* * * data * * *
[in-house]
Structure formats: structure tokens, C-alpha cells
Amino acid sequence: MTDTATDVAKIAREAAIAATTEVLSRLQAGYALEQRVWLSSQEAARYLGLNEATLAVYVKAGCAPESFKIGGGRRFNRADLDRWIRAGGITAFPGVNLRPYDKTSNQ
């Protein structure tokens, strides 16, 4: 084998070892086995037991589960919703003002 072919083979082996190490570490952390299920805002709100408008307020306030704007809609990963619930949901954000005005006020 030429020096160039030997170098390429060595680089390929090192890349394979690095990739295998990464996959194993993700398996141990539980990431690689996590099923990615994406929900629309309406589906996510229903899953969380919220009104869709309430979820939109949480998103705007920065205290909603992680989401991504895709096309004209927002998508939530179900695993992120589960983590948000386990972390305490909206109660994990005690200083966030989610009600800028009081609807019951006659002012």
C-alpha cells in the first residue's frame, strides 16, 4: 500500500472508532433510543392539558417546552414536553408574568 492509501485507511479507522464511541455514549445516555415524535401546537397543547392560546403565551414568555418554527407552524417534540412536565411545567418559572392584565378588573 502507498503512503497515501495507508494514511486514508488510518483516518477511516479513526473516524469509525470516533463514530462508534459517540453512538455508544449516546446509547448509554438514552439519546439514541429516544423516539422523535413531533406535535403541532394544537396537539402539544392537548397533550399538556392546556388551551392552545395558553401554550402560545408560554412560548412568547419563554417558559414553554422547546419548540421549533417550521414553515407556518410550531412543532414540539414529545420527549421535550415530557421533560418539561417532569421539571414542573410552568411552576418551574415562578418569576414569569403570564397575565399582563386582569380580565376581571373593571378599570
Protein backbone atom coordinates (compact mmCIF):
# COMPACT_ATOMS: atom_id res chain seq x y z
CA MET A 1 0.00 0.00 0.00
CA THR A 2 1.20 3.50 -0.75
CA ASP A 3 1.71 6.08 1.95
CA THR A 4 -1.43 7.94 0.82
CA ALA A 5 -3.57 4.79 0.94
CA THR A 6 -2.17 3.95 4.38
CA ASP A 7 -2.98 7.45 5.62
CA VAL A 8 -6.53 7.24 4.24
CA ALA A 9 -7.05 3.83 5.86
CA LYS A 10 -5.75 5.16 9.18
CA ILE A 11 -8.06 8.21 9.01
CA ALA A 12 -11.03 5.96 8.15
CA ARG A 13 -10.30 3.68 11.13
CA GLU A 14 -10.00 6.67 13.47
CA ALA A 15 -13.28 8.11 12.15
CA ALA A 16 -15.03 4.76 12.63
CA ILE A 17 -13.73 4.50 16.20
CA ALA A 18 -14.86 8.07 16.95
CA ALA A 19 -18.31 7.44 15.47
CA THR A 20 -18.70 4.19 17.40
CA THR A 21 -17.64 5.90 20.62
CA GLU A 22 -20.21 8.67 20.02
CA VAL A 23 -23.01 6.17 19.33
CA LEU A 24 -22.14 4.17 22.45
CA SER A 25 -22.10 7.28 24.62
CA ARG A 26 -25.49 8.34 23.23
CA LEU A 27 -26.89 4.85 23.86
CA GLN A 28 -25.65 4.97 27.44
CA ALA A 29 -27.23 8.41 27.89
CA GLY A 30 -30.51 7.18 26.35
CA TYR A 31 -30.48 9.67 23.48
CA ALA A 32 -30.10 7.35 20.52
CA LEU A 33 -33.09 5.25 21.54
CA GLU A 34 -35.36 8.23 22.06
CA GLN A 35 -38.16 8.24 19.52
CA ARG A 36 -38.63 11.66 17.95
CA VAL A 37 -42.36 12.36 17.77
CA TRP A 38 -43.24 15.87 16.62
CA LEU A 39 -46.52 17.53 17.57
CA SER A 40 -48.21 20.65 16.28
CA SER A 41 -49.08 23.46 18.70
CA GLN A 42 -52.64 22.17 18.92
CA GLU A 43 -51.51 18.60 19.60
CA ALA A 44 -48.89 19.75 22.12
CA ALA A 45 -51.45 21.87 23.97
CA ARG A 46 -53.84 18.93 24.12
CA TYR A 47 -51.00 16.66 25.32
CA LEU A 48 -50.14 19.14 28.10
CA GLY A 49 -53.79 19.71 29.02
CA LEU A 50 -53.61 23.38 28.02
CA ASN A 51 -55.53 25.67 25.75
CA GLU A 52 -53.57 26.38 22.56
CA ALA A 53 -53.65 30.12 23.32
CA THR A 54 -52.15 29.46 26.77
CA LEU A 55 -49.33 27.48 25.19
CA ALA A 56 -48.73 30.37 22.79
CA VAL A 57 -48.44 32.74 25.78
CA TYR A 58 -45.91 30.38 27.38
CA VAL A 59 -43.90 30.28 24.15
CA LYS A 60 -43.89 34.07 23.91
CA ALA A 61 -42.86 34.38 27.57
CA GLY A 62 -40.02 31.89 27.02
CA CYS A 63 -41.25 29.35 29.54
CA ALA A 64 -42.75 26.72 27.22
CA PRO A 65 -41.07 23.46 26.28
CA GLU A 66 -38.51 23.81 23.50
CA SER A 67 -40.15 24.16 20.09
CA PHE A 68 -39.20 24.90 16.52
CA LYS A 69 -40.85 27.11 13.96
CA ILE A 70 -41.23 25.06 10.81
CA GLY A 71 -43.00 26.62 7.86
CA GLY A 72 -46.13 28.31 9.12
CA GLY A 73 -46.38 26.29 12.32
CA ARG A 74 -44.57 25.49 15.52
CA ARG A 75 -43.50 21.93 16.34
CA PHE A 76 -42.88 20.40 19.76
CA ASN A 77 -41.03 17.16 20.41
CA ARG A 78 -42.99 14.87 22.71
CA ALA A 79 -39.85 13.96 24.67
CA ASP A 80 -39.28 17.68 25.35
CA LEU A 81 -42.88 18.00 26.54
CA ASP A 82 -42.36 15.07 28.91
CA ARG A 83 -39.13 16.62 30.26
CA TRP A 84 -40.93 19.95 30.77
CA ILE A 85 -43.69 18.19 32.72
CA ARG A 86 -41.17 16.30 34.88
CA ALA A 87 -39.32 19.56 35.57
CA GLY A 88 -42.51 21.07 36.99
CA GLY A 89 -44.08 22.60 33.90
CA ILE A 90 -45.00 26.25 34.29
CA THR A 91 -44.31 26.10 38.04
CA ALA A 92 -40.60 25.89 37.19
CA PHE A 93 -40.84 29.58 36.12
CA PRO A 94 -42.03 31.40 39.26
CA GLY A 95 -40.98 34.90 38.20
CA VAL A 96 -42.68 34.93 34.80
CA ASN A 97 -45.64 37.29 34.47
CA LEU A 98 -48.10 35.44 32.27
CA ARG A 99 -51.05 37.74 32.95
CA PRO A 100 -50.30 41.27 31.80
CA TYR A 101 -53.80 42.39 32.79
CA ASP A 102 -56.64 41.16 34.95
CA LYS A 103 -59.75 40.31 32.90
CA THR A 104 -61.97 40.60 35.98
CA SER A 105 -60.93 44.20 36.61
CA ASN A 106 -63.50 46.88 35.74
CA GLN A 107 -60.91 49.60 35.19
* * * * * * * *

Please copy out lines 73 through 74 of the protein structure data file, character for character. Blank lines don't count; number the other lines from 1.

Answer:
CA GLU A 66 -38.51 23.81 23.50
CA SER A 67 -40.15 24.16 20.09